• Vancouver's medical pot problem

    Buds are removed from a container at the "Oregon's Finest" medical marijuana dispensary in Portland, Oregonin this April 8, 2014 file photo. The Oregon city of Medford, where officials say residents have long grumbled about the odor of marijuana growing operations, is considering a regulation that would fine pot growers if their marijuana is too smelly, city officials said on March 11, 2015.  REUTERS/Steve Dipaola/Files  (UNITED STATES - Tags: DRUGS SOCIETY HEALTH POLITICS BUSINESS)Buds are removed from a container at the "Oregon's Finest" medical marijuana dispensary in Portland, Oregonin this April 8, 2014 file photo. The Oregon city of Medford, where officials say residents have long grumbled about the odor of marijuana growing operations, is considering a regulation that would fine pot growers if their marijuana is too smelly, city officials said on March 11, 2015. REUTERS/Steve Dipaola/Files (UNITED STATES - Tags: DRUGS SOCIETY HEALTH POLITICS BUSINESS)


    A couple of years ago, there were a dozen marijuana dispensaries in Vancouver. Today, there are more than 80.

    While the city of Vancouver and the federal health minister trade barbs over the laws and regulations that should or could reign in the city’s proliferating pot trade, Vancouver police say they don’t have the resources to deal with the burgeoning business.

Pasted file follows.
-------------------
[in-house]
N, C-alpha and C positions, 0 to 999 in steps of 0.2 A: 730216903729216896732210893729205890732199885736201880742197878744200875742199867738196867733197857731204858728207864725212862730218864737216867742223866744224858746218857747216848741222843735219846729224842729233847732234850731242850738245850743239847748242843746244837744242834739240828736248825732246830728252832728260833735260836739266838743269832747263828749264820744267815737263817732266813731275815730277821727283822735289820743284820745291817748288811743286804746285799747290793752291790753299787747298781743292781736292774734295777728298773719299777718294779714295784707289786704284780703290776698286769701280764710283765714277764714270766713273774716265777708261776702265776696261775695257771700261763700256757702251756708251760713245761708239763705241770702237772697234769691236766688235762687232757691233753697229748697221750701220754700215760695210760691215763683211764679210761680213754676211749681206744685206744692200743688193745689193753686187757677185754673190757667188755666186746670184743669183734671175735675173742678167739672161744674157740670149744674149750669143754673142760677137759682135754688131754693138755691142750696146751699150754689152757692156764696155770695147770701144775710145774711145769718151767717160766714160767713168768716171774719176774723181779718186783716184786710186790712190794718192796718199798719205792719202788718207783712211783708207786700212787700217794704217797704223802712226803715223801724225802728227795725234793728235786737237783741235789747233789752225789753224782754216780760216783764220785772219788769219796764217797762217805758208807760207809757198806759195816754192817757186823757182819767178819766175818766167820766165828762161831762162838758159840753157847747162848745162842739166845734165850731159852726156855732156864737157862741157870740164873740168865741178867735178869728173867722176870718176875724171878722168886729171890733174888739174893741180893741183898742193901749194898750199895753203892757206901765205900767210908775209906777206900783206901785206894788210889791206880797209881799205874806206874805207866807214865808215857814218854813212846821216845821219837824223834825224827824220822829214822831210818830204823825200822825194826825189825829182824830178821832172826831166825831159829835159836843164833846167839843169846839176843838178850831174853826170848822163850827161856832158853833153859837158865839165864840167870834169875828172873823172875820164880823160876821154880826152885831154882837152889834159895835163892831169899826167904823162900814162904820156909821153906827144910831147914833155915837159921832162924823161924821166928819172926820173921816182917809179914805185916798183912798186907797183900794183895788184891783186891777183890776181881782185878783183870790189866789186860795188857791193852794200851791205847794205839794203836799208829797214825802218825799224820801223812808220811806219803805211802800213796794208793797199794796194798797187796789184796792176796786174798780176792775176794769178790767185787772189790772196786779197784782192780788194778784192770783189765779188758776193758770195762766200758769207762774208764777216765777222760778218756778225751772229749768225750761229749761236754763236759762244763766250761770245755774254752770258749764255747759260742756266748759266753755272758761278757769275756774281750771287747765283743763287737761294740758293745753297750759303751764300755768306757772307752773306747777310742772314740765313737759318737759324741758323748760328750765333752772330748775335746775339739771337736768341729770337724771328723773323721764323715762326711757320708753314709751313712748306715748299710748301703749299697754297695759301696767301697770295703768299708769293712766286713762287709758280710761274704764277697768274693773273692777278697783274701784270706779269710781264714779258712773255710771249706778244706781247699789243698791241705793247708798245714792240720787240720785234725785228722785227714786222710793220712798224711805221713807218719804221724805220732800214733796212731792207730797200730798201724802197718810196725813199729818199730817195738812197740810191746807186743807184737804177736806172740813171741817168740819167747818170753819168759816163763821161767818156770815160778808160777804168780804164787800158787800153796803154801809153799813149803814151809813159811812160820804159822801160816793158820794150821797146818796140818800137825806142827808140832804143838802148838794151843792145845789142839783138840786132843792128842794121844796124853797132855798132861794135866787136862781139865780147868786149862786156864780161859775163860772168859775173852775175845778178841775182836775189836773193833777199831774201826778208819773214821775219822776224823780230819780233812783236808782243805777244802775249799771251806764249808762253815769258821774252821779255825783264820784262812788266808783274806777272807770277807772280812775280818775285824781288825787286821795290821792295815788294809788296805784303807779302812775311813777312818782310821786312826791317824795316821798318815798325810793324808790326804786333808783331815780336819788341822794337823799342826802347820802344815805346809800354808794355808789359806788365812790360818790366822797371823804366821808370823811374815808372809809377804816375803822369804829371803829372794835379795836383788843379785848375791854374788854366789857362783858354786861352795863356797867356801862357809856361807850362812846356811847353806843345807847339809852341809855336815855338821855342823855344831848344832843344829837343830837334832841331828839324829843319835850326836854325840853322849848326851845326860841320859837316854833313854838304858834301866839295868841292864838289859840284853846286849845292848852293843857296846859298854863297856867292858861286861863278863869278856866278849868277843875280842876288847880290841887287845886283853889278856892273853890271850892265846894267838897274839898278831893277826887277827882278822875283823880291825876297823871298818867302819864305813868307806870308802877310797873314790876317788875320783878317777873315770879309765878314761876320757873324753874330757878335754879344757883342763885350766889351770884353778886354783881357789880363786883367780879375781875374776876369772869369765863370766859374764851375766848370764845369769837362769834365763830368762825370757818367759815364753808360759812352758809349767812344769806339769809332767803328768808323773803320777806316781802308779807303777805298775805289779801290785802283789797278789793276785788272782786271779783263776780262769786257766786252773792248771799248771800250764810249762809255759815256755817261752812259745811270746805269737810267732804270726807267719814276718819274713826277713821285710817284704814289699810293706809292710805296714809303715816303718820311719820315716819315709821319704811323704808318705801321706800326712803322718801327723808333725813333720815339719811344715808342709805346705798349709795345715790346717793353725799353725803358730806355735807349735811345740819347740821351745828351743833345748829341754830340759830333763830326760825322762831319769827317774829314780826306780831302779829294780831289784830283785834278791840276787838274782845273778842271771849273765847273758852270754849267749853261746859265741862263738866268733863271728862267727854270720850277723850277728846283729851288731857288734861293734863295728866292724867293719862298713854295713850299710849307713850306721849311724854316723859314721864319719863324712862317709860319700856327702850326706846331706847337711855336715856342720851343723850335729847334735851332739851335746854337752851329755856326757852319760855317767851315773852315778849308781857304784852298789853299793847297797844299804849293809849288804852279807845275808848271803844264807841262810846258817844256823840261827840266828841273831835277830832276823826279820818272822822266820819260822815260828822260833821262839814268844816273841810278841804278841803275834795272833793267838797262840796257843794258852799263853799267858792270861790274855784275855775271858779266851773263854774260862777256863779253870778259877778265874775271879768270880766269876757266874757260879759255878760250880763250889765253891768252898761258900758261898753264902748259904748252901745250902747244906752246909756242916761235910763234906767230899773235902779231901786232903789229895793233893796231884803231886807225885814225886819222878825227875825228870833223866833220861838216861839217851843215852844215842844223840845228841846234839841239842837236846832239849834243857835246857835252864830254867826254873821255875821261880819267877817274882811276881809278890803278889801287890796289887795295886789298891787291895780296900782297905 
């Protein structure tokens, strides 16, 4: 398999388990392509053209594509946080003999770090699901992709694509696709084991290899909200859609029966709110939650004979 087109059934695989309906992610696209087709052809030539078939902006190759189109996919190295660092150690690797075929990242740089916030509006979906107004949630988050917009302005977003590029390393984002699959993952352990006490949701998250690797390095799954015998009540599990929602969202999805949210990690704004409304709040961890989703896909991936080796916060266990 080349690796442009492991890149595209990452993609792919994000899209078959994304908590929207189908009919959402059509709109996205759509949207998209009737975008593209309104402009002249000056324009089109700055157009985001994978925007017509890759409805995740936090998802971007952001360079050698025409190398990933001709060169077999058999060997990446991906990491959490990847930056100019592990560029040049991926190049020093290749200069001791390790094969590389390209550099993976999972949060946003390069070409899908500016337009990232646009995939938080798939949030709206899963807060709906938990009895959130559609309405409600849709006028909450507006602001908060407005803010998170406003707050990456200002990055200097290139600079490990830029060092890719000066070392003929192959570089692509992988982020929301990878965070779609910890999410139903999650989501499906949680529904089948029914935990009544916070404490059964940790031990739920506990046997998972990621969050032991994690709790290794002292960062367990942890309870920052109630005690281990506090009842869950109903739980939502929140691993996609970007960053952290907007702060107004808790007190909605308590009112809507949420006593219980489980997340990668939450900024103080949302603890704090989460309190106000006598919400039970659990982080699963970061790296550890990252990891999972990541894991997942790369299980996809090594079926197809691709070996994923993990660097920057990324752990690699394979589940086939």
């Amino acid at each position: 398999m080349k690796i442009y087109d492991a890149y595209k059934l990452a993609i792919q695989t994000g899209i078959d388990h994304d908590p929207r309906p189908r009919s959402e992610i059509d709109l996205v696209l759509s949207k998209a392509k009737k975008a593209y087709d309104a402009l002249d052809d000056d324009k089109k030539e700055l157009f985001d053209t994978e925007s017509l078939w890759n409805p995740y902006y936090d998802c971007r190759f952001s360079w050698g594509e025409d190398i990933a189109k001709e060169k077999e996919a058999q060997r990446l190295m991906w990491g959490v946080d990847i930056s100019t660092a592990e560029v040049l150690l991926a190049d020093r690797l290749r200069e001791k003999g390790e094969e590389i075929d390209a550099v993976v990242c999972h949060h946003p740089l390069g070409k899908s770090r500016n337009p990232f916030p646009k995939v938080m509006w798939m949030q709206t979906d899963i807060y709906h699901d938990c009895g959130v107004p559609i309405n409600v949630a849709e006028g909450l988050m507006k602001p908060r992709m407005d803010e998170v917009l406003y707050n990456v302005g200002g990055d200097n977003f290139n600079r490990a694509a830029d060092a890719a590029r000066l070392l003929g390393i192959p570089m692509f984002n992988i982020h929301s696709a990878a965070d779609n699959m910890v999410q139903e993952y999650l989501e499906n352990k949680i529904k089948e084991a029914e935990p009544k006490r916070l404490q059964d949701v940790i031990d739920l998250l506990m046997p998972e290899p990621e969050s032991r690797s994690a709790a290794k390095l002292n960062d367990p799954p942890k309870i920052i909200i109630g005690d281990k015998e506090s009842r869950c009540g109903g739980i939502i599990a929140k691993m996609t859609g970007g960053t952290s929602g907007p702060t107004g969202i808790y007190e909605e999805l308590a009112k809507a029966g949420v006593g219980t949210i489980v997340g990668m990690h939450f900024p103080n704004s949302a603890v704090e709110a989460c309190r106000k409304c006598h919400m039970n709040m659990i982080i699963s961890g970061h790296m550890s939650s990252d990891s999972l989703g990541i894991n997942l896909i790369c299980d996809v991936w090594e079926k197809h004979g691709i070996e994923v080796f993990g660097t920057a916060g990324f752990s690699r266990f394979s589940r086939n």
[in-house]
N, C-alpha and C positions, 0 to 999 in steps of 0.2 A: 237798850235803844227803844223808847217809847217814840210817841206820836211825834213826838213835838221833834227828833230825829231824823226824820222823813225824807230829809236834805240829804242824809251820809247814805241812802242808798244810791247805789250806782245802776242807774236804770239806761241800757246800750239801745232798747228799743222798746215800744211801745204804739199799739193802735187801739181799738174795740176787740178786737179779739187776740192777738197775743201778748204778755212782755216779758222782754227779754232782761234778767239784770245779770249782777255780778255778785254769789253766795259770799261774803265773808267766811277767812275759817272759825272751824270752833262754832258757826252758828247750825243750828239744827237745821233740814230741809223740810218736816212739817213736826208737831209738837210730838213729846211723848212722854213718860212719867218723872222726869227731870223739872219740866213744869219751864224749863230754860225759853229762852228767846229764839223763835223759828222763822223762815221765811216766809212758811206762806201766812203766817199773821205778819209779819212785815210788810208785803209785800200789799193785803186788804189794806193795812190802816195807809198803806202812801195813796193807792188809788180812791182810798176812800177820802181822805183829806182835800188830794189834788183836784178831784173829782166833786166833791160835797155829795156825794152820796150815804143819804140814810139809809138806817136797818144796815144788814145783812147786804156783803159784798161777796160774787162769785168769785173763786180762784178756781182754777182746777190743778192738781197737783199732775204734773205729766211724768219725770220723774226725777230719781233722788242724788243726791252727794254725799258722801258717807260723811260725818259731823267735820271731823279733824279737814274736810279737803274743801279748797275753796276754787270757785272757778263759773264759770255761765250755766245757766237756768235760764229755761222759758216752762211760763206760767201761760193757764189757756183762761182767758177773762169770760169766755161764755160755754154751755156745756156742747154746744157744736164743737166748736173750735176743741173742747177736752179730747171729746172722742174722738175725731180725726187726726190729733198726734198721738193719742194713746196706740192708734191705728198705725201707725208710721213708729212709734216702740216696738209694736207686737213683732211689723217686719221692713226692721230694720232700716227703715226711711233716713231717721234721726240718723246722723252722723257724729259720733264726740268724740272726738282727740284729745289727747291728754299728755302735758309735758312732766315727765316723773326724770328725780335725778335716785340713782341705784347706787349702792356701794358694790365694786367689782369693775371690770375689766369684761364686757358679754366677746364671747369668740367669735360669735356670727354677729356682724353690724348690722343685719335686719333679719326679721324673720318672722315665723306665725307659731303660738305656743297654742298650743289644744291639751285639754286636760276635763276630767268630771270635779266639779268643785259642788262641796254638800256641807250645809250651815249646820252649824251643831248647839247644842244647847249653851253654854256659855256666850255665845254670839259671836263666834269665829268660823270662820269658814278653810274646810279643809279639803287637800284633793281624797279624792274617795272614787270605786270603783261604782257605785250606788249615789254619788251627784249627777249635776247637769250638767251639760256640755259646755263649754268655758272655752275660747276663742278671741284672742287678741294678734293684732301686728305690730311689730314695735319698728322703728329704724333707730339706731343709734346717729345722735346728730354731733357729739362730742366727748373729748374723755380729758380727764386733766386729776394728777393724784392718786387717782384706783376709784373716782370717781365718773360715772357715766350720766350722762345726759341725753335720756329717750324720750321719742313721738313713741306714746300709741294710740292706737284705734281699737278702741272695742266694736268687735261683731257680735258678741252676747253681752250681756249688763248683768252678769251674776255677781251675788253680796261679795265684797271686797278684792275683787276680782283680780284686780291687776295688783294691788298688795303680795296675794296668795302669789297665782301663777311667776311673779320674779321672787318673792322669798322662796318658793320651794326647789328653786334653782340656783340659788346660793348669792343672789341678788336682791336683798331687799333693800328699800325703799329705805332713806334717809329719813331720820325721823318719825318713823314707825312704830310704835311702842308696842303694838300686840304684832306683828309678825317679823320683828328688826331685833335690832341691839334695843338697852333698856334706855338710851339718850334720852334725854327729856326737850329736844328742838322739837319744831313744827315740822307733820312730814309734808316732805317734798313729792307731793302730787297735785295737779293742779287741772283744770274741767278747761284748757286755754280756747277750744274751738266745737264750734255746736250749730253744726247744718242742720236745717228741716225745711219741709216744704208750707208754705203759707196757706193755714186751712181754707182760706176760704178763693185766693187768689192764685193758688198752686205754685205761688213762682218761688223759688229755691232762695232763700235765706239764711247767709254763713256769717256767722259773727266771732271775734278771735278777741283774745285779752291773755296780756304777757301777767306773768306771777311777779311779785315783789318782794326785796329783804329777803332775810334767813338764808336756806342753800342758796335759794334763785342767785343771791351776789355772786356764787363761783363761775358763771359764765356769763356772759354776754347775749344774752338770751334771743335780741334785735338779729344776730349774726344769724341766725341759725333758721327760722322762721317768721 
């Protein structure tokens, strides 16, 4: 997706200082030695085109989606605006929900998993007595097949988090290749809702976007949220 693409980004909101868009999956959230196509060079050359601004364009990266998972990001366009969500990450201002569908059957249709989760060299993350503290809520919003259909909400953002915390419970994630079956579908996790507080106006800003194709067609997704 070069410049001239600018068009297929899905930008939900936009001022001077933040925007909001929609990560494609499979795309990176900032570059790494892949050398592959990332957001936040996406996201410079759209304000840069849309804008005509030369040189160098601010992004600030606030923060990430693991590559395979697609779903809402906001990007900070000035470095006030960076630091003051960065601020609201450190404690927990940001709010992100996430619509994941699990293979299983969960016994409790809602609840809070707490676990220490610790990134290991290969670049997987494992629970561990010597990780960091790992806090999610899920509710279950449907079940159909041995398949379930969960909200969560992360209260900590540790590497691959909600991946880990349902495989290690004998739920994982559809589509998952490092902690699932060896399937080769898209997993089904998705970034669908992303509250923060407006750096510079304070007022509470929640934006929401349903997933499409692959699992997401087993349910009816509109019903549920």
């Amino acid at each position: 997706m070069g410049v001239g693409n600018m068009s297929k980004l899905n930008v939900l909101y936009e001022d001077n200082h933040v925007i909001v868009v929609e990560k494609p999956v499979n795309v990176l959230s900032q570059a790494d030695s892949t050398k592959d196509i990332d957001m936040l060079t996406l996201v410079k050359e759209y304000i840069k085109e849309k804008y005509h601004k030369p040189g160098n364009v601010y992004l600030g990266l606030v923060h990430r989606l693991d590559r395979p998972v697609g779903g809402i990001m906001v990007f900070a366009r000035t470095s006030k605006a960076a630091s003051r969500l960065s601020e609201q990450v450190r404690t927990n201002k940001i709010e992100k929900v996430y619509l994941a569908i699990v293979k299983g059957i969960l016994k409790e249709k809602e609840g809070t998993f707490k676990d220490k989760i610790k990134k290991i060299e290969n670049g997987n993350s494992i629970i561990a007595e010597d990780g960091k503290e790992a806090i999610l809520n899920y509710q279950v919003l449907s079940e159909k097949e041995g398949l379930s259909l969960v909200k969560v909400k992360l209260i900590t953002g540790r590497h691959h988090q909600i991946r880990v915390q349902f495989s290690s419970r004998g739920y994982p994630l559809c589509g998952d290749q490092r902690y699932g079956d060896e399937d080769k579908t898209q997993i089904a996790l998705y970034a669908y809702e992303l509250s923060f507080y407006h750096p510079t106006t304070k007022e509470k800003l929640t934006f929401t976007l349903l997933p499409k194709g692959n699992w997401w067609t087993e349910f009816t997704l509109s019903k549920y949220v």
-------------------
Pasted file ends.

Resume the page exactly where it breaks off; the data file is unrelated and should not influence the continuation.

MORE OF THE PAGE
“With 80 stores, the capacity is to focus on those that are using violence to sell drugs in the city of Vancouver and that’s where we’re putting our resources and our finances – to protect people,” says Sgt. Randy Fincham, spokesman for the Vancouver Police Department.

    “Basically, what we have to do is take a priority based approach to them. Every other week a new one is popping up in Vancouver, so we then have to look at those.”

    On Tuesday, Vancouver city council is expected to discuss a report that recommends the city regulate the burgeoning industry, with a $30,000 fee for business licences and limits on where dispensaries

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  • North Charleston police officer Michael Slager (R) is seen allegedly shooting 50-year-old Walter Scott in the back as he runs away, in this still image from video in North Charleston, South Carolina taken April 4, 2015. REUTERS/HANDOUT via ReutersNorth Charleston police officer Michael Slager (R) is seen allegedly shooting 50-year-old Walter Scott in the back as he runs away, in this still image from video in North Charleston, South Carolina taken April 4, 2015. REUTERS/HANDOUT via Reuters


    In the 24 years since the videotape showing Rodney King’s vicious beating by police officers became public, the debate about the use of taped evidence seems to be far from resolved.

    There are unresolved questions about the value of videotaped evidence of police activities and also tapes taken by police themselves through dash and body cameras.

    King was an American taxi driver who became nationally known after being beaten by Los Angeles Police Department officers following a high-speed car chase on March 3, 1991.

    Polls at the time suggested 90 per cent of L.A. residents believed the tape showed police used excessive force, but a jury concluded the video alone wasn’t enough to convict the officers, resulting in rioting and dozens of deaths.  A second trial would see two officers convicted and sent to prison.

    Fast forward to present day and debates continue to rage about the use of video, especially with the volumes of materials on social media. One question is context – can you tell the